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Article << Previous     |     Next >>   Contents Vol 22(4)

Exercise to prevent falls in older adults: an updated meta-analysis and best practice recommendations

Catherine Sherrington A B E, Anne Tiedemann A B, Nicola Fairhall A C, Jacqueline C.T. Close B D and Stephen R. Lord B

A Musculoskeletal Division, The George Institute for Global Health, The University of Sydney
B Falls and Balance Research Group, Neuroscience Research Australia, The University of New South Wales
C Rehabilitation Studies Unit, Sydney Medical School, The University of Sydney
D Prince of Wales Hospital Clinical School, The University of New South Wales
E Corresponding author. Email: csherrington@georgeinstitute.org.au

NSW Public Health Bulletin 22(4) 78-83 http://dx.doi.org/10.1071/NB10056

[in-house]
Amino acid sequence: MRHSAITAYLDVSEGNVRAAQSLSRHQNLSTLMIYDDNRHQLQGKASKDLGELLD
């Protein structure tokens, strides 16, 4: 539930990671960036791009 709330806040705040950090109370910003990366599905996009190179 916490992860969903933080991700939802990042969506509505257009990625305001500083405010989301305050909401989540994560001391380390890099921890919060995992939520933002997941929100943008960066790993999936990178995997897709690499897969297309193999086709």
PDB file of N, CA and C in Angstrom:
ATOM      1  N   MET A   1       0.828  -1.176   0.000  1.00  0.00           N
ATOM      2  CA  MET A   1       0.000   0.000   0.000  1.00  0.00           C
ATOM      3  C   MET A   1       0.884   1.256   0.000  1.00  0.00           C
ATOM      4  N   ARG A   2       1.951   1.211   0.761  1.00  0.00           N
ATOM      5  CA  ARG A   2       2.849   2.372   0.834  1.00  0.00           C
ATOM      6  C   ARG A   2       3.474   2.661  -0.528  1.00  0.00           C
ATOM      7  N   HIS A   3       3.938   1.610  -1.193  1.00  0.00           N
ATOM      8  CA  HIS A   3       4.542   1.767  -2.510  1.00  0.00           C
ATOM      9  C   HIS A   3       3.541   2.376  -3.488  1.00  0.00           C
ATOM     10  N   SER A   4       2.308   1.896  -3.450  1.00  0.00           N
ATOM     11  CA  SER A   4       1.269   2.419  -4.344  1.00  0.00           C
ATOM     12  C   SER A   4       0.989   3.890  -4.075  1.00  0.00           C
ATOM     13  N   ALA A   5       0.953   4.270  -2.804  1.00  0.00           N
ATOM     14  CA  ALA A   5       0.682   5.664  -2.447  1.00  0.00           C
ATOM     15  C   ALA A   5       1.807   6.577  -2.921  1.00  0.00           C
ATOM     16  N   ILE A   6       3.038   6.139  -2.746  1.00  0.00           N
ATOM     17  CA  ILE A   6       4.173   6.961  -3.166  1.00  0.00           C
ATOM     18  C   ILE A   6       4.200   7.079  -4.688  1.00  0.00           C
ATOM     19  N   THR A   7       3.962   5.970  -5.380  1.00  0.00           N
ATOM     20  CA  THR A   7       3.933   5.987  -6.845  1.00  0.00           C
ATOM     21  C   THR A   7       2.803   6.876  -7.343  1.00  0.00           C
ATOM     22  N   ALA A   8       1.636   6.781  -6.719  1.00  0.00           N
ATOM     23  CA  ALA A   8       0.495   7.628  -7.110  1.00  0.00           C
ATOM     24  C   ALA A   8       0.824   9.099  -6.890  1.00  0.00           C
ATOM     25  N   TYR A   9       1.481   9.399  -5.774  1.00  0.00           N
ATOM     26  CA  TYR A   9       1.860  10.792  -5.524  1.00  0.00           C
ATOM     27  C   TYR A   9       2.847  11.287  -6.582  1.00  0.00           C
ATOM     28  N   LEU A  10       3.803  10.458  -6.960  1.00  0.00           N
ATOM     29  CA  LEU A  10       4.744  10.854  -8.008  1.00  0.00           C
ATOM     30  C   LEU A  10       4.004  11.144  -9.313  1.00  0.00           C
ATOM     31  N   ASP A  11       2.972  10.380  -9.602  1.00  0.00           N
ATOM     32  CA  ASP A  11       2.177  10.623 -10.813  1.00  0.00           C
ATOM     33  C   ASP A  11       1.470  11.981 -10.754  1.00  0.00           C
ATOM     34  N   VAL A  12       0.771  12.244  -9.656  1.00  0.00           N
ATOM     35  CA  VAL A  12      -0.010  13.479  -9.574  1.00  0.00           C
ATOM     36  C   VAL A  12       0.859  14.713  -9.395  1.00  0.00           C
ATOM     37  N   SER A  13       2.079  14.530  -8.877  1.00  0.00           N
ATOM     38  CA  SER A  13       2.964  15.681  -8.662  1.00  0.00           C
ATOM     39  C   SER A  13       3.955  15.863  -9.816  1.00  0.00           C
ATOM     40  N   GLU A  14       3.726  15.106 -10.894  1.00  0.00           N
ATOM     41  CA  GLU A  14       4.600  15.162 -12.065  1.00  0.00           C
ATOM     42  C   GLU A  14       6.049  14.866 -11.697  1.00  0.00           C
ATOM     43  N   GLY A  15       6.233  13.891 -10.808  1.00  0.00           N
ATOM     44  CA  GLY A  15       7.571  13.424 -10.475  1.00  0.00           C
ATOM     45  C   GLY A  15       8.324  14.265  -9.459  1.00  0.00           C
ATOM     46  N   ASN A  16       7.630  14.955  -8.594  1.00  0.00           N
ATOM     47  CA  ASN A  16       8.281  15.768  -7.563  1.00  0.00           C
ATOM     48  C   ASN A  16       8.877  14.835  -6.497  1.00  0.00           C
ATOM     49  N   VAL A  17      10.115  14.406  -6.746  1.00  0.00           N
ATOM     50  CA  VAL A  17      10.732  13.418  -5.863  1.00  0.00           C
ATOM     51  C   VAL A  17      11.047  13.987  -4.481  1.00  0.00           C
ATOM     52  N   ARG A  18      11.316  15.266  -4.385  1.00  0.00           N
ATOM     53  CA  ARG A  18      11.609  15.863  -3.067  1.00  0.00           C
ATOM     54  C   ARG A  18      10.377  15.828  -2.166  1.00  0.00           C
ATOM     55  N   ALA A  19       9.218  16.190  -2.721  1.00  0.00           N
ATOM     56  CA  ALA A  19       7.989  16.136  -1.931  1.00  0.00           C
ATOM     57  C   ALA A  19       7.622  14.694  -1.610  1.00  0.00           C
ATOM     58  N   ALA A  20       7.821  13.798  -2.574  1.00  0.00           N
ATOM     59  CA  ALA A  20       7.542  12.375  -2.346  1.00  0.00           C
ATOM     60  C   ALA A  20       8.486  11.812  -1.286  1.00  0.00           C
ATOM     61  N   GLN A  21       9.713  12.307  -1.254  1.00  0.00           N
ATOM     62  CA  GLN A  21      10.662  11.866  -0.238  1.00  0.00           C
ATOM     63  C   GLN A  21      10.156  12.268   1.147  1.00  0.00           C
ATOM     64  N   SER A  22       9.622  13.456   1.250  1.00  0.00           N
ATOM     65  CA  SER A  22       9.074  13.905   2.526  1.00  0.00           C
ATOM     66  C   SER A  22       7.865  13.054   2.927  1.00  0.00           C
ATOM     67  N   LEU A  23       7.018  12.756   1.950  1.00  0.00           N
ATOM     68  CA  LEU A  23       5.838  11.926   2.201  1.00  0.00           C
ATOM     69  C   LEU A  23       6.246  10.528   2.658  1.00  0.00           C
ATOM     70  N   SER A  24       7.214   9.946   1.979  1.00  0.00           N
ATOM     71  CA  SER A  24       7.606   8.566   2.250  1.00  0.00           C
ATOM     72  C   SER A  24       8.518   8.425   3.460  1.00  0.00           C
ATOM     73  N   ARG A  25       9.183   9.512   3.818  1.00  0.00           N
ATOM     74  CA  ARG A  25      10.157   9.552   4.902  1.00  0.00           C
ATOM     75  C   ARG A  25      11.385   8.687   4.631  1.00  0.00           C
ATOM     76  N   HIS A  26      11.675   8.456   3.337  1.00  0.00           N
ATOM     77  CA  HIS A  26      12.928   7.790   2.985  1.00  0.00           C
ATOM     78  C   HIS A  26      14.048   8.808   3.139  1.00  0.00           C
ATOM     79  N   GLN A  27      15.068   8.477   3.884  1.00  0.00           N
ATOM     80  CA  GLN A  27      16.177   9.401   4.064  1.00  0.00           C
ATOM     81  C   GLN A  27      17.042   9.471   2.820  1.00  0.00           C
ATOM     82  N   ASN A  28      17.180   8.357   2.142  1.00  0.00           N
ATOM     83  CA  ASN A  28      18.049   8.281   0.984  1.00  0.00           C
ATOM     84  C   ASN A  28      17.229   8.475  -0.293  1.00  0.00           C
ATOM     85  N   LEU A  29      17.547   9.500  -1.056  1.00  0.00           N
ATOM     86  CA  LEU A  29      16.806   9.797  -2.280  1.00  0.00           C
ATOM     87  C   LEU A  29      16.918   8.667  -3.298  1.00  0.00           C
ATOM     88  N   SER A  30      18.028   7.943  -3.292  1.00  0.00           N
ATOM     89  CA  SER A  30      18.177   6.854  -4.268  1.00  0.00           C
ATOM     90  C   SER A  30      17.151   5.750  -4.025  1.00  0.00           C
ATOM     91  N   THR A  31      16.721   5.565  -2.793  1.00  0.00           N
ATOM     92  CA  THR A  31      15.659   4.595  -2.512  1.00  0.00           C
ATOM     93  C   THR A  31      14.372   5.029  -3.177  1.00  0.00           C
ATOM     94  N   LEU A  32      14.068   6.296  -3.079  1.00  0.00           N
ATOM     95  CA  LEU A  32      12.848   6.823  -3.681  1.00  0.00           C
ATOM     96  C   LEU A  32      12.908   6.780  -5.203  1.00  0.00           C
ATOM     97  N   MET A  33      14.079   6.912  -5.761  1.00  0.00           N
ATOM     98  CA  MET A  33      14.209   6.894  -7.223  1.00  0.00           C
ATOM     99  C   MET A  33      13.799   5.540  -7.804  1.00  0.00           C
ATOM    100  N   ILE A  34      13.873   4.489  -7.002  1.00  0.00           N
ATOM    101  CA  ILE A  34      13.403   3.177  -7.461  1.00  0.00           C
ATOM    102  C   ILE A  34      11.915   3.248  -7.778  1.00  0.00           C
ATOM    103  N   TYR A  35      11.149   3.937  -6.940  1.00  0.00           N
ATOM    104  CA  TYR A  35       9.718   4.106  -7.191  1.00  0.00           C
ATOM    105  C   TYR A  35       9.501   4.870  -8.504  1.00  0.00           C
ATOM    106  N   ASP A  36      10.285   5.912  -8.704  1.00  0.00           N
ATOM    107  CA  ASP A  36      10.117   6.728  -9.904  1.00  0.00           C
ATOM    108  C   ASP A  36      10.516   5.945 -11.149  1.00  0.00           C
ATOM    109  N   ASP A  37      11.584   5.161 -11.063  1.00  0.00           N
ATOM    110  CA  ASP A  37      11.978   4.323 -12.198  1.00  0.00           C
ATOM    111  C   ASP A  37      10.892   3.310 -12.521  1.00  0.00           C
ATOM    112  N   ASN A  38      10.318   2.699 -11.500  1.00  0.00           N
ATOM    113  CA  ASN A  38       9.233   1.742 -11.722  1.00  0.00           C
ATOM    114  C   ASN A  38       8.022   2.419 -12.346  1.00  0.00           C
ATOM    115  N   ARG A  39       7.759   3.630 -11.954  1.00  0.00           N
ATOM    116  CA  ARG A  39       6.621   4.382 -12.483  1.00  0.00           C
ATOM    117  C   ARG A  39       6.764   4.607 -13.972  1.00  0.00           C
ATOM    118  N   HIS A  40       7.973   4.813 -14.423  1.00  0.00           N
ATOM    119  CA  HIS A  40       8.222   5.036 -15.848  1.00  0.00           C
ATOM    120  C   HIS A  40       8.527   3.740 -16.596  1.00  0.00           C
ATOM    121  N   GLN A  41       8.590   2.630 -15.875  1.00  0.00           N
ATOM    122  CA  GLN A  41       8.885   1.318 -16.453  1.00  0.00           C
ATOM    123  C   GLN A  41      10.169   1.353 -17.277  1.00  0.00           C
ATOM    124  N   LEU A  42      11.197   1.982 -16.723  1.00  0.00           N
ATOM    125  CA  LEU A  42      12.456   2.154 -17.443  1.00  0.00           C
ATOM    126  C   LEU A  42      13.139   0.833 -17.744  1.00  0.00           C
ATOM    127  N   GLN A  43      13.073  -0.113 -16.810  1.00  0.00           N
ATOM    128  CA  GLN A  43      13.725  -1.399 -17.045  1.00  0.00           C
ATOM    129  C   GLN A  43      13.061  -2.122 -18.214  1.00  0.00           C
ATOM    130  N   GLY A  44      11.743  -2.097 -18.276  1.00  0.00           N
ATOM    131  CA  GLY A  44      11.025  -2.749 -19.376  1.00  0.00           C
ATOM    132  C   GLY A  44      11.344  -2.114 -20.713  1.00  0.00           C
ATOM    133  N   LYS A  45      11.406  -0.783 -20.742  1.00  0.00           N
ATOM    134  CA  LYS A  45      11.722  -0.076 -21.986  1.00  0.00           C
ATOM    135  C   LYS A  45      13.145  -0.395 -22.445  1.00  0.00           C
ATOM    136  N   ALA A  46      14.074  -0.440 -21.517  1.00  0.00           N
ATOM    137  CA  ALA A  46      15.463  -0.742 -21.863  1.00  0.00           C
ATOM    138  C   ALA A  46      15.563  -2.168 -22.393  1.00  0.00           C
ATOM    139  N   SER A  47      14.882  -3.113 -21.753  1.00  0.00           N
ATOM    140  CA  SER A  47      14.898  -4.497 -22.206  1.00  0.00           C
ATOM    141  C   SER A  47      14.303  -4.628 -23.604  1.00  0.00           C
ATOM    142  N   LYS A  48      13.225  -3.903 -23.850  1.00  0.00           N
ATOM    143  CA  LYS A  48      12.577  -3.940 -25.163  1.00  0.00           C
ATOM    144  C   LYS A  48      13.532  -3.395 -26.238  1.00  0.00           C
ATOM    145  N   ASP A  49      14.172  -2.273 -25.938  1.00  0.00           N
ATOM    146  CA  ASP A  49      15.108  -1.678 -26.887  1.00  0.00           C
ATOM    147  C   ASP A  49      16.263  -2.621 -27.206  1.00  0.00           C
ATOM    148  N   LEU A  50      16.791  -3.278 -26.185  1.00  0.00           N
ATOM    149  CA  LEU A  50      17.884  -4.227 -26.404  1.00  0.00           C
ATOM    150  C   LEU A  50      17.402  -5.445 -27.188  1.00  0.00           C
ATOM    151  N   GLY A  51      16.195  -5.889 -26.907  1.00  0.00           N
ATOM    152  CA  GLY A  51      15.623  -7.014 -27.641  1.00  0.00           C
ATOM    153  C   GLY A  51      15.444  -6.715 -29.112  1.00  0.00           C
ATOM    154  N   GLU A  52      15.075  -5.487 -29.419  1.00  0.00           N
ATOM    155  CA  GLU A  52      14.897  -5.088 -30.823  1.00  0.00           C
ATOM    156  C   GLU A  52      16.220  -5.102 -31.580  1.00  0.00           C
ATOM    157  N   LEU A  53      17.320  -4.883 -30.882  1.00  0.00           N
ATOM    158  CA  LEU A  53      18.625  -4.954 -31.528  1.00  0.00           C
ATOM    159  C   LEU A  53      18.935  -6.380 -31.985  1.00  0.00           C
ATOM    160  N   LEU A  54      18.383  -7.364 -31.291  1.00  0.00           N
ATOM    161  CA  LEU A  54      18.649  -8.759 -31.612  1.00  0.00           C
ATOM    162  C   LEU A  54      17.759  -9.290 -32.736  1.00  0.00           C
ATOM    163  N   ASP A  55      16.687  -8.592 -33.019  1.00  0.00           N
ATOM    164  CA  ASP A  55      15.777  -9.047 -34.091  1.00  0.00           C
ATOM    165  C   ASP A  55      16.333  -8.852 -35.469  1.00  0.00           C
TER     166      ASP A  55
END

Published: 2 June 2011


 
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Abstract

This systematic review update includes 54 randomised controlled trials and confirms that exercise as a single intervention can prevent falls (pooled rate ratio 0.84, 95% CI 0.77–0.91). Meta-regression revealed programs that included balance training, contained a higher dose of exercise and did not include walking training to have the greatest effect on reducing falls. We therefore recommend that exercise for falls prevention should provide a moderate or high challenge to balance and be undertaken for at least 2 hours per week on an ongoing basis. Additionally, we recommend that: falls prevention exercise should target both the general community and those at high risk for falls; exercise may be undertaken in a group or home-based setting; strength and walking training may be included in addition to balance training but high risk individuals should not be prescribed brisk walking programs; and other health-related risk factors should also be addressed.



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